Norway is set to double it’s F-35 fleet over the next few weeks with the delivery of the third and fourth aircraft to the Royal Norwegian Air Force. In fact, the delivery means that Norway suddenly becomes the third largest operator of the Lockheed Martin F-35 Lightning II.
The two aircraft are now being tested by Lockheed Martin prior to delivery. Both jets will then fly to Luke Air Force Base in Arizona, joining the two Norwegian aircraft already there for pilot training. With the delivery, Norway becomes the third largest user of the F-35, following the US and the UK. The Nordic country is eventually looking for 55 F-35As, with 23 aircraft already formally ordered.
However, Italy should soon receive its fourth aircraft as well. The aircraft is currently being readied for delivery at the F-35 Final Assembly & Check Out (FACO) facility in Cameri, Italy. Earlier Italian aircraft have also began to arrive at Luke for training purposes.
Meanwhile, one of two Royal Netherlands Air Force (RNLAF) jets that deployed to Europe in May, is now also at Luke. The aircraft arrived their for modifications and maintenance.
In social circles, I find that my profession is an unusual one about which I get asked some pretty standard questions: “how fast have you been? How high have you been? Do you ever get scared?” Luckily, pilots love to talk about themselves and flying in general. The chats I like are those which ask questions I haven’t even thought about. Some of these were “what’s the coolest thing you’ve seen?” and “what are your most memorable flights?”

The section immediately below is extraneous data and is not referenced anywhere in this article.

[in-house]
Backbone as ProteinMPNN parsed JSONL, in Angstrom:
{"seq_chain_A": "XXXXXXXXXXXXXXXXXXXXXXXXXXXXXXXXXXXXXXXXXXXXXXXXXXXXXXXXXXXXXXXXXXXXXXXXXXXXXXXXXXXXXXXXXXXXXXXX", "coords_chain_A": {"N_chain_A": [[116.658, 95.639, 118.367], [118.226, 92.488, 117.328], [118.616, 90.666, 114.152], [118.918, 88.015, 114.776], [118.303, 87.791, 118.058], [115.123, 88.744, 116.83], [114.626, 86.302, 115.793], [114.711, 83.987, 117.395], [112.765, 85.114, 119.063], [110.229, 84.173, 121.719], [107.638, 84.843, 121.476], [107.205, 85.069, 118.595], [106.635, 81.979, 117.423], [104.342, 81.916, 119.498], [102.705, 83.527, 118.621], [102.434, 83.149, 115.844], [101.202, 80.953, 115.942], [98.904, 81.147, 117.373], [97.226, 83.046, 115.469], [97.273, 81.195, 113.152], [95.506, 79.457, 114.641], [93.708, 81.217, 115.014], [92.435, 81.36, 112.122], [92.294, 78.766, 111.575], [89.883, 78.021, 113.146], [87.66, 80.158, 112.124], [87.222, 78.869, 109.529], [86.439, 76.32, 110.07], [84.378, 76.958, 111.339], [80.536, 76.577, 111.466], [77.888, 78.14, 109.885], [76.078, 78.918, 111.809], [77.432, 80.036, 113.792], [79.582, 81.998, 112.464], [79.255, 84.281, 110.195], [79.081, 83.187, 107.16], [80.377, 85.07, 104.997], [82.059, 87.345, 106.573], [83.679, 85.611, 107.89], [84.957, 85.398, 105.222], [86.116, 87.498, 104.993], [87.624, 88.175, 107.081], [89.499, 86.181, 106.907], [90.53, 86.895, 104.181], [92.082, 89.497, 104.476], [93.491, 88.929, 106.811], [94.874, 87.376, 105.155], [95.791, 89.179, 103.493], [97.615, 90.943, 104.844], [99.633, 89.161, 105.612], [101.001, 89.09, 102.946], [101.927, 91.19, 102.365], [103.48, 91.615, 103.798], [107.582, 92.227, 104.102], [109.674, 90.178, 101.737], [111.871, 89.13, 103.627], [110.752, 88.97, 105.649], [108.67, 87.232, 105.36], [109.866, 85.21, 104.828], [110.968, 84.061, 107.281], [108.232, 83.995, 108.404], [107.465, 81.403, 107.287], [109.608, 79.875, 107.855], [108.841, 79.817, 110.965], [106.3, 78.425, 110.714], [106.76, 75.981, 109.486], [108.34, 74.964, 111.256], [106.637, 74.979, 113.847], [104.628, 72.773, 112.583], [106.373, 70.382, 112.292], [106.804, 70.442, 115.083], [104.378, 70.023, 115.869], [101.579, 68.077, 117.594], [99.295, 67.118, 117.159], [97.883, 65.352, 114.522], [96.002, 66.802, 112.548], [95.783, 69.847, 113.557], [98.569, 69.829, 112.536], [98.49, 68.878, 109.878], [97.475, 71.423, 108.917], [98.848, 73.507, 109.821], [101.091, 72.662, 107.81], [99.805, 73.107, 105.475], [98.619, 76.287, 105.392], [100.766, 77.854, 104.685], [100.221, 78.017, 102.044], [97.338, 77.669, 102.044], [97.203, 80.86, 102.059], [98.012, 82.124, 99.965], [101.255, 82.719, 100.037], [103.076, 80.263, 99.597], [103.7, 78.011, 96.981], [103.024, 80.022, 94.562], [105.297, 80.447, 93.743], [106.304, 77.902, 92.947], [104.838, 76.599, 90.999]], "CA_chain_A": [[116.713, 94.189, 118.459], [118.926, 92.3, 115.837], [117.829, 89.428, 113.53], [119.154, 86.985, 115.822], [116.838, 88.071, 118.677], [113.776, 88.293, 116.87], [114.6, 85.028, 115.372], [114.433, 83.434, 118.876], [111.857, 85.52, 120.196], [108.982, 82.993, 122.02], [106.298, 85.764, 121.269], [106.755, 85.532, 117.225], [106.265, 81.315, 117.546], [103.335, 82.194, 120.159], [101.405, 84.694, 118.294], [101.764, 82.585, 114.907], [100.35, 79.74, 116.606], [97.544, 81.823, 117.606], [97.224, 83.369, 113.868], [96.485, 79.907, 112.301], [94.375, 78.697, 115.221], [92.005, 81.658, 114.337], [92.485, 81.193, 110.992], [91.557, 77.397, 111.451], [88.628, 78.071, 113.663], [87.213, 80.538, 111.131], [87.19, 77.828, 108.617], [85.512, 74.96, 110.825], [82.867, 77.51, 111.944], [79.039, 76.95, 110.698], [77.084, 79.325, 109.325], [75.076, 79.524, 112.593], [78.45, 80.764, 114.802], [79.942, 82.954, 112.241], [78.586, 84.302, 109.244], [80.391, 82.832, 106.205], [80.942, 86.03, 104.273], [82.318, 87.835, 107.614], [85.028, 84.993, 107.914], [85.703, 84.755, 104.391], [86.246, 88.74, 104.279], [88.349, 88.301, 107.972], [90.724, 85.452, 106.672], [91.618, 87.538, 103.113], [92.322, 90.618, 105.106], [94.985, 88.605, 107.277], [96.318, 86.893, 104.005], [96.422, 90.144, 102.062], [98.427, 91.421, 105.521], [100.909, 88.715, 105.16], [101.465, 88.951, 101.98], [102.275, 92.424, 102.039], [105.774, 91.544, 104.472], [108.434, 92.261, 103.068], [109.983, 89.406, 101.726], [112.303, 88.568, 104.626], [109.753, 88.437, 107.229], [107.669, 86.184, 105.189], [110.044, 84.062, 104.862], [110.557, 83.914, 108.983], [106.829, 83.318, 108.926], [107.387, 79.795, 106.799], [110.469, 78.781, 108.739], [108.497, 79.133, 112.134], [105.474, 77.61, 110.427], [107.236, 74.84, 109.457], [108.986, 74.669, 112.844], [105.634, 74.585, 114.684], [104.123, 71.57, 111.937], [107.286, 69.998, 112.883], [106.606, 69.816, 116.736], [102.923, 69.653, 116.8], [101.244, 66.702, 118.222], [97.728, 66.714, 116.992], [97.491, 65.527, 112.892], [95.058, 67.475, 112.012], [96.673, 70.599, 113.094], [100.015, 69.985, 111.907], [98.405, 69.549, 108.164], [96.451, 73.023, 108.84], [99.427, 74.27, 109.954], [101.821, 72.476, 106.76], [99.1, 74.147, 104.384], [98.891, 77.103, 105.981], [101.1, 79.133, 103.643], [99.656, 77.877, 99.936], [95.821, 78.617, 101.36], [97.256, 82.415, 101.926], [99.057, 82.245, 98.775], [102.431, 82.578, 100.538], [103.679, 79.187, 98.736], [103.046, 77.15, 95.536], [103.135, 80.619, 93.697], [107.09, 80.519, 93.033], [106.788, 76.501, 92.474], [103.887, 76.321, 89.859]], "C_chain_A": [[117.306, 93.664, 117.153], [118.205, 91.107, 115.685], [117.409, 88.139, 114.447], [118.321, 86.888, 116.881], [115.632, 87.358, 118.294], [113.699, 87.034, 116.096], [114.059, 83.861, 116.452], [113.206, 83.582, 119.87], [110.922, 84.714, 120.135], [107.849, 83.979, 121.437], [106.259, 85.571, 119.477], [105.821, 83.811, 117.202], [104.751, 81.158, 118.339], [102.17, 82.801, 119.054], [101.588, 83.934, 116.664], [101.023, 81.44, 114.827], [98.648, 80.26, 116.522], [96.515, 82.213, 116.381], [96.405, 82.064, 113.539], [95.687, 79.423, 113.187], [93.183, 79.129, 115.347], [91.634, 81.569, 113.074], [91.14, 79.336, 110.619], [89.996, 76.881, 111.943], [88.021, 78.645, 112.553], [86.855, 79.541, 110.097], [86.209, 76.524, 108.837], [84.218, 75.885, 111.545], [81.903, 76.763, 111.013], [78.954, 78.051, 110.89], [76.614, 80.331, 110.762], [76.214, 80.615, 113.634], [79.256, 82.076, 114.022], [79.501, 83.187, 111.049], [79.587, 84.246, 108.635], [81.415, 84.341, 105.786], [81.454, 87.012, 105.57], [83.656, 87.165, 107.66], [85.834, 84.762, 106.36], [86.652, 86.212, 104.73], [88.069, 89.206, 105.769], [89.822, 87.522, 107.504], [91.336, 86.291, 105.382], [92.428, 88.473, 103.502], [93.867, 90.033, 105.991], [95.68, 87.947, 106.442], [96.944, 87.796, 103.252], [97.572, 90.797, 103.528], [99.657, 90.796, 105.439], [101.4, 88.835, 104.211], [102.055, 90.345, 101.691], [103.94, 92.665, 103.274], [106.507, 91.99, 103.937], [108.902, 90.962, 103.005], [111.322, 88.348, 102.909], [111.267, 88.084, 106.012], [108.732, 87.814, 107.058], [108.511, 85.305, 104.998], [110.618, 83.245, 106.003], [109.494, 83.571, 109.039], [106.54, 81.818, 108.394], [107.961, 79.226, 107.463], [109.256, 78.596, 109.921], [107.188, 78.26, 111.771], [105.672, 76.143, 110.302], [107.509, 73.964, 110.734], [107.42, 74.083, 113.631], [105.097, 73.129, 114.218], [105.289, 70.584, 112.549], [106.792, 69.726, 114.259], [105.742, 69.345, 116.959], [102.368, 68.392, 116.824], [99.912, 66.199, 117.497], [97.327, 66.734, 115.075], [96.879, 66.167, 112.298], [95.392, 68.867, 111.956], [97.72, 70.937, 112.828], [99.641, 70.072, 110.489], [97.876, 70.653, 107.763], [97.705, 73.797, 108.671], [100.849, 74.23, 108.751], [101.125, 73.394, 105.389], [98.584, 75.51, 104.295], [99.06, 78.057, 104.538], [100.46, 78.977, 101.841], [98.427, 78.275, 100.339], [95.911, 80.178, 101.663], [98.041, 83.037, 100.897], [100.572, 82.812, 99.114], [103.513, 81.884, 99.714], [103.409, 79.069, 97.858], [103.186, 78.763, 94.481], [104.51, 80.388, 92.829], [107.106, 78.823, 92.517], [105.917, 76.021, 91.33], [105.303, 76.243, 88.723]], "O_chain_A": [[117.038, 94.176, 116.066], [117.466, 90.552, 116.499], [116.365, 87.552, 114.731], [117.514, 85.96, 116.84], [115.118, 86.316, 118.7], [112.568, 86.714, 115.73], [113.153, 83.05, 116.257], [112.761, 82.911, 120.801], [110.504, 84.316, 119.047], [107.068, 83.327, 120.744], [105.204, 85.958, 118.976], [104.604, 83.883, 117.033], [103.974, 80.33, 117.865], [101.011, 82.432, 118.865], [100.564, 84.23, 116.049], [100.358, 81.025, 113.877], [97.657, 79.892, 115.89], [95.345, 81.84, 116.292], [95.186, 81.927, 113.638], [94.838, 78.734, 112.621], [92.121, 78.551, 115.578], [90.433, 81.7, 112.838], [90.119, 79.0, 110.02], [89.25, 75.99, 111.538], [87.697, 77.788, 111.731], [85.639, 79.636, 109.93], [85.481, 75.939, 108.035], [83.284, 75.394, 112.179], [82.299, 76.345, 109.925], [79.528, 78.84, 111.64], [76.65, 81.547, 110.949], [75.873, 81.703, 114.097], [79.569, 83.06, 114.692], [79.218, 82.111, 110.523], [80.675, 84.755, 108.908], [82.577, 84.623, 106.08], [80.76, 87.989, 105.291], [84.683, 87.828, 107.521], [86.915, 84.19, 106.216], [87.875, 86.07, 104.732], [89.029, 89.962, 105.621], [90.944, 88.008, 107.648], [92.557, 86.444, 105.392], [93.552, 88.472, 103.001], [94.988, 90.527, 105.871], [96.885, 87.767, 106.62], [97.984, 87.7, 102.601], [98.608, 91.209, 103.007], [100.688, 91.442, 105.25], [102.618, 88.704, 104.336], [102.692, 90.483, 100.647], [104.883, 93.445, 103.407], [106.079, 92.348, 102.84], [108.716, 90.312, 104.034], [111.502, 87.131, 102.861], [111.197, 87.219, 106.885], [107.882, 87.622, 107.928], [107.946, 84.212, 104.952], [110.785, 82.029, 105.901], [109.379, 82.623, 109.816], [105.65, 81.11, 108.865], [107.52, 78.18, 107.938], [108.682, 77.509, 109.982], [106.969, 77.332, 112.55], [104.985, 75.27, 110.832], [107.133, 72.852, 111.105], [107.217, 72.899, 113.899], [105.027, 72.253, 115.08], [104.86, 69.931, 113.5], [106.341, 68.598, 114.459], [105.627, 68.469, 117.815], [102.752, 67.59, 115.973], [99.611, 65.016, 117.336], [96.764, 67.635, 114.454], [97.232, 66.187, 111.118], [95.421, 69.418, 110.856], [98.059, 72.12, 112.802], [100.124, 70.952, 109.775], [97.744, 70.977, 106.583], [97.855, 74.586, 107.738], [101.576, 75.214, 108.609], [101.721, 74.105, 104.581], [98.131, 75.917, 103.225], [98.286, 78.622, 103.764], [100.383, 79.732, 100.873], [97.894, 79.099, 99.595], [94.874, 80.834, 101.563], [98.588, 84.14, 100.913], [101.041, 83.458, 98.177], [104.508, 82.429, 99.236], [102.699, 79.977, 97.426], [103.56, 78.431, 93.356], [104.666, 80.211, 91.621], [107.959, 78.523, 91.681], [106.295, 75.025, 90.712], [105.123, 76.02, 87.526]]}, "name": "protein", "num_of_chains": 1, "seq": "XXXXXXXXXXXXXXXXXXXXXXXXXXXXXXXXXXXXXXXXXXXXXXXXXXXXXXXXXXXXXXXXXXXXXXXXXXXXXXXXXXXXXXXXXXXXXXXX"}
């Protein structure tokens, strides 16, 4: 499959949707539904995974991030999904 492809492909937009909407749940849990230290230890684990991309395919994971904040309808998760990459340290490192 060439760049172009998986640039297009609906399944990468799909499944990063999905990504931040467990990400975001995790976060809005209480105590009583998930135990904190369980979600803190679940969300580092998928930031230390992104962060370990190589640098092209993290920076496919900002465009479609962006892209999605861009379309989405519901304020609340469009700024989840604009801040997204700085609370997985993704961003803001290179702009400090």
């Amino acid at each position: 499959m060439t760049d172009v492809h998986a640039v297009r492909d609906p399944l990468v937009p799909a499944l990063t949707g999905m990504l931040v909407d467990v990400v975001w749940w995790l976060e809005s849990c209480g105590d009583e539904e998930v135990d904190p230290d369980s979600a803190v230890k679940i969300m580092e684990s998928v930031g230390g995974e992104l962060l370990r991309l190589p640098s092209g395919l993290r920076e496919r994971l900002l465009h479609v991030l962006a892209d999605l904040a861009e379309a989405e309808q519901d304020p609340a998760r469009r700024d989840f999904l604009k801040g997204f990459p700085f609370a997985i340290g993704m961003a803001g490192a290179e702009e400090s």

So, the coolest thing I’ve seen? I can’t choose one thing, but I can probably make a shortlist.
1. Watching the Northern Lights on NVGs while I was flying from Scotland.
2. Watching my wingman trail a shockwave behind him with the sun setting behind him at low level over the North Sea
3. Watching mount Etna erupt with massive thunderstorms all around me while I flew on NVGs on my way to Libya
4. Landing on a compacted snow runway at Bodo in Norway
5. Looking in my mirrors as I left contrails behind me flying a barrel roll at 38,000’ in a Typhoon for the first time
6. Looking at the curvature of the earth from 50,000 over the Falkland Islands flying at Mach 2
7. The view on top of the clouds on a rainy day
My most memorable flights?
1. First solo in every aeroplane I’ve flown